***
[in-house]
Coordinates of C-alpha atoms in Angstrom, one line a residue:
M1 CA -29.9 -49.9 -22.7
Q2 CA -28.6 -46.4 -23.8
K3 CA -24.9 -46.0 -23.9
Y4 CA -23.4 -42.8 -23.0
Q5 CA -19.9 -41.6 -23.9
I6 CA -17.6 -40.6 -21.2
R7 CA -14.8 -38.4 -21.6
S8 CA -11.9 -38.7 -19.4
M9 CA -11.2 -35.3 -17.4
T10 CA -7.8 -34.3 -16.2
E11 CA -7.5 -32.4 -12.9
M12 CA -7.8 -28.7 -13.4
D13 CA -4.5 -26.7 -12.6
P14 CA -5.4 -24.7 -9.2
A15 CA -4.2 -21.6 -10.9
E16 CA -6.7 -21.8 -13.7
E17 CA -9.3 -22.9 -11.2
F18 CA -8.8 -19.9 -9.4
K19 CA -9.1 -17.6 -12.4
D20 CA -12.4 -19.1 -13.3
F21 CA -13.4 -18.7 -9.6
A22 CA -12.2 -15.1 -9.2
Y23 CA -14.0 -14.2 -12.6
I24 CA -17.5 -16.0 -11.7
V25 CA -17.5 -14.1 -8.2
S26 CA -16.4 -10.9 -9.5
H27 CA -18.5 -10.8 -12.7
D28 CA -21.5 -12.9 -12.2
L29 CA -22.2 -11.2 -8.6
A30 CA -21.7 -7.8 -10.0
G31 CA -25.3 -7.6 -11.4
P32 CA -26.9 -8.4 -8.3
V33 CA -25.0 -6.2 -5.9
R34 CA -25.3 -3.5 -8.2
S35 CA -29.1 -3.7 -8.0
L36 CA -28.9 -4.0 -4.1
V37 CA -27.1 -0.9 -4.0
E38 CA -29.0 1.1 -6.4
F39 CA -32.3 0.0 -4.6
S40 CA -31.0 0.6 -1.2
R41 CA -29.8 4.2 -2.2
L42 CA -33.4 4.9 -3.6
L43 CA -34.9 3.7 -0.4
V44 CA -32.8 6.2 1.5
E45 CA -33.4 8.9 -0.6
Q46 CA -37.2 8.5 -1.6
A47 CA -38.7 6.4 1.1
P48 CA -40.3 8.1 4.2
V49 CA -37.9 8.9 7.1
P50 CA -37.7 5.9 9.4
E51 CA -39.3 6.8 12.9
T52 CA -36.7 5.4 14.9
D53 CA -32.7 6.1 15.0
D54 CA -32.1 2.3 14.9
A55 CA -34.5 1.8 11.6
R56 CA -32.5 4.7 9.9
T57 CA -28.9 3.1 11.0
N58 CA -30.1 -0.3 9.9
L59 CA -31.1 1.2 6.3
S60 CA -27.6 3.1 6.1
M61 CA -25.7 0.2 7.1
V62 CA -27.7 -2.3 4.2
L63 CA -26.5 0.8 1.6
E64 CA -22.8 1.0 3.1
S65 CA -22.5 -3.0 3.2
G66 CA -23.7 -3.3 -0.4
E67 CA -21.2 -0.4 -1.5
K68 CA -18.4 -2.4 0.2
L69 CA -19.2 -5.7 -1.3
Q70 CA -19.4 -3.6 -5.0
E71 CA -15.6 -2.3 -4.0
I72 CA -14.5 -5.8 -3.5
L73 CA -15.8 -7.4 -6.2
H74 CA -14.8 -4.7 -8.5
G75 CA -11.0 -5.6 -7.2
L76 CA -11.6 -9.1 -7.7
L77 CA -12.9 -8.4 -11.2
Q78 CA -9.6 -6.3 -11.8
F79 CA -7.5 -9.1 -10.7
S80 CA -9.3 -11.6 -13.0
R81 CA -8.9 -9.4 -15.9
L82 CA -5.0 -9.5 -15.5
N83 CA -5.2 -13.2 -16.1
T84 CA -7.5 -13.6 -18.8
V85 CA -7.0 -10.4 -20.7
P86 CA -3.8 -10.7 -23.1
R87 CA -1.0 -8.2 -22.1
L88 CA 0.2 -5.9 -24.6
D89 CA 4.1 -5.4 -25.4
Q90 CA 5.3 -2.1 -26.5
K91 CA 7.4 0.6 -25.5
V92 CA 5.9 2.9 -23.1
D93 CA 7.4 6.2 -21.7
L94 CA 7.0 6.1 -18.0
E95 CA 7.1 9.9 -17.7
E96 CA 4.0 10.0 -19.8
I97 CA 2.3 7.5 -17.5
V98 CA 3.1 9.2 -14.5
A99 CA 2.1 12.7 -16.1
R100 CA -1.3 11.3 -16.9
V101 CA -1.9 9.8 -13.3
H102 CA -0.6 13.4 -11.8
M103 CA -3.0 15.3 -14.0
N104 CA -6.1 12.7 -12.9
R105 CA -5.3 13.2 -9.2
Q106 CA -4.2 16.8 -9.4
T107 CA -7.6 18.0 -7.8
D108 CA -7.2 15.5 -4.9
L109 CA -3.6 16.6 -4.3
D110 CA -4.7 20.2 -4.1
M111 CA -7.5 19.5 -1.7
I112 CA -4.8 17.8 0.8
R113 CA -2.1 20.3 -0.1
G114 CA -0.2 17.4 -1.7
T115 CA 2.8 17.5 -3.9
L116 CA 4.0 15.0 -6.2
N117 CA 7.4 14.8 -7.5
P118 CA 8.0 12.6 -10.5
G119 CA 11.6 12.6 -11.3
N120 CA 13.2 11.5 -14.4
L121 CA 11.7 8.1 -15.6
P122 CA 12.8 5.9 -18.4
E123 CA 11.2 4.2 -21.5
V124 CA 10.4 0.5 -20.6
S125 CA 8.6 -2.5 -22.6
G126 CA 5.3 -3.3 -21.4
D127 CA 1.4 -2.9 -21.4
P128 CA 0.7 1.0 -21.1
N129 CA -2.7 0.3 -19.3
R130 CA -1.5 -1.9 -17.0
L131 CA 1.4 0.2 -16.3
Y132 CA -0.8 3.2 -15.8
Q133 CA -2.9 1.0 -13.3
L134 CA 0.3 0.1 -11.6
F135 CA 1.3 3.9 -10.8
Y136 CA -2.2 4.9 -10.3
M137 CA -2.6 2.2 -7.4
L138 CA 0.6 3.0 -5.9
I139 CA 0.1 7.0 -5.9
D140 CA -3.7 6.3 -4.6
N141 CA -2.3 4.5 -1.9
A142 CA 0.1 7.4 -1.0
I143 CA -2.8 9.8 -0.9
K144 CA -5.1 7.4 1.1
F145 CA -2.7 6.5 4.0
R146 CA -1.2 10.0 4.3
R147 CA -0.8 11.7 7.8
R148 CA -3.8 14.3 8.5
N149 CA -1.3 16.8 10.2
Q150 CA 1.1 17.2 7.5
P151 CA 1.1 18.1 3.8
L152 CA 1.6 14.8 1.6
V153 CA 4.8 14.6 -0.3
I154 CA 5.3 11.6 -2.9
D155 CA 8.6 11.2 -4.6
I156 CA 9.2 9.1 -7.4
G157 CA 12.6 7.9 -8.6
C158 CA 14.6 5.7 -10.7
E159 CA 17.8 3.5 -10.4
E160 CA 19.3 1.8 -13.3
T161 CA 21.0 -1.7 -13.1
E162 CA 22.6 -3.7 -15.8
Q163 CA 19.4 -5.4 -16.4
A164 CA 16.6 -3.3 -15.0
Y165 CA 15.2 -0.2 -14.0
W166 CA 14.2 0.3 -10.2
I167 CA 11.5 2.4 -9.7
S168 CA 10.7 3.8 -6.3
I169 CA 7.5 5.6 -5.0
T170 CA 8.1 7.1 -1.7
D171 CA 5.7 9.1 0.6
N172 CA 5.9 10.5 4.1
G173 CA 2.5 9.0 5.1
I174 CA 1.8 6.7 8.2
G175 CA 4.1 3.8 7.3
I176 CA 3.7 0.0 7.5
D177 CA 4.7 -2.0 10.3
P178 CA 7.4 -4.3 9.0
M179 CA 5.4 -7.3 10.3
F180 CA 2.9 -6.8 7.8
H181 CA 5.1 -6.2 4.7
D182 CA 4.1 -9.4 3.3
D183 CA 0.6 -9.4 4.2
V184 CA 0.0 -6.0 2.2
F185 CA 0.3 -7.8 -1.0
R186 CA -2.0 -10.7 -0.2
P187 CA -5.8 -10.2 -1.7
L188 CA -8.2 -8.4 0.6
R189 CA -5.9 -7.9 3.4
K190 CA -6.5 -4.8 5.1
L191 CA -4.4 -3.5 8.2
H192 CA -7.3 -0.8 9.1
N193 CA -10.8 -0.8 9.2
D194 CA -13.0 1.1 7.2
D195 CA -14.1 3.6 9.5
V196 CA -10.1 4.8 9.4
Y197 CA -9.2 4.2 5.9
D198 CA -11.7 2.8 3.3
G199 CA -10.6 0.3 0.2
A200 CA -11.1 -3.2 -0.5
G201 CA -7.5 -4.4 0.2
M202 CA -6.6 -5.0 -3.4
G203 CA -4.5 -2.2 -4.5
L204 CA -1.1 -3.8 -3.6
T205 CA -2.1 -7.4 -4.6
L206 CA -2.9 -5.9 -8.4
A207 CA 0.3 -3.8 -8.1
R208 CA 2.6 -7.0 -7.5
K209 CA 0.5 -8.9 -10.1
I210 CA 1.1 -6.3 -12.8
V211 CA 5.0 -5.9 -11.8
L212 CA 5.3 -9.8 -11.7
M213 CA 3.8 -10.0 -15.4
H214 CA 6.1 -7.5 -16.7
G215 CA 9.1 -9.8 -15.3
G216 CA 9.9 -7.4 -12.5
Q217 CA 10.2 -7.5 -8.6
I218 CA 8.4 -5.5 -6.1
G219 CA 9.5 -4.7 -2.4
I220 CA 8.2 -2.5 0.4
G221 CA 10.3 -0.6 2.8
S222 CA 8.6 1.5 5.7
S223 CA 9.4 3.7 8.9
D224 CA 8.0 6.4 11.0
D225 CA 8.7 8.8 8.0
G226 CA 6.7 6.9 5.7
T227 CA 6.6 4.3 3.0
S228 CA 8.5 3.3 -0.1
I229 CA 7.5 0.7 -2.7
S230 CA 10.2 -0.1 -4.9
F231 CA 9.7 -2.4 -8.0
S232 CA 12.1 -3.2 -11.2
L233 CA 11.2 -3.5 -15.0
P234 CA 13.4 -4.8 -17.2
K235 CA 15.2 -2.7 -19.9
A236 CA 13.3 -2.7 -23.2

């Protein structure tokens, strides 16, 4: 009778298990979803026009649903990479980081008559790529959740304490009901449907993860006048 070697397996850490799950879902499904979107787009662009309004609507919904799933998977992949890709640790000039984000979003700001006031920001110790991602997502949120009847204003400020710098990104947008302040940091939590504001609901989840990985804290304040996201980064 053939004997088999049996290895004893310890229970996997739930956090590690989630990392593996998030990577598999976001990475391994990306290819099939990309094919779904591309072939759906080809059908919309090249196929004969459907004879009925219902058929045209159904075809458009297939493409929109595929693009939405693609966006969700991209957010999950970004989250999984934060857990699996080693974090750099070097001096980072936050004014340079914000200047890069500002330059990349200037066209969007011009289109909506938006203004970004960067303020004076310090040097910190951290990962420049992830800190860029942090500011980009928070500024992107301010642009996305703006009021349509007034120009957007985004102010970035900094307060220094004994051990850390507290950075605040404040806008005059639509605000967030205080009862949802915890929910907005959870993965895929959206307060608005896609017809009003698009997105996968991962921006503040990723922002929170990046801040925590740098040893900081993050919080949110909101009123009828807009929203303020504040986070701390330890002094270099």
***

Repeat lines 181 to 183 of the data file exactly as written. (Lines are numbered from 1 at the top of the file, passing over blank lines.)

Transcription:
M179 CA 5.4 -7.3 10.3
F180 CA 2.9 -6.8 7.8
H181 CA 5.1 -6.2 4.7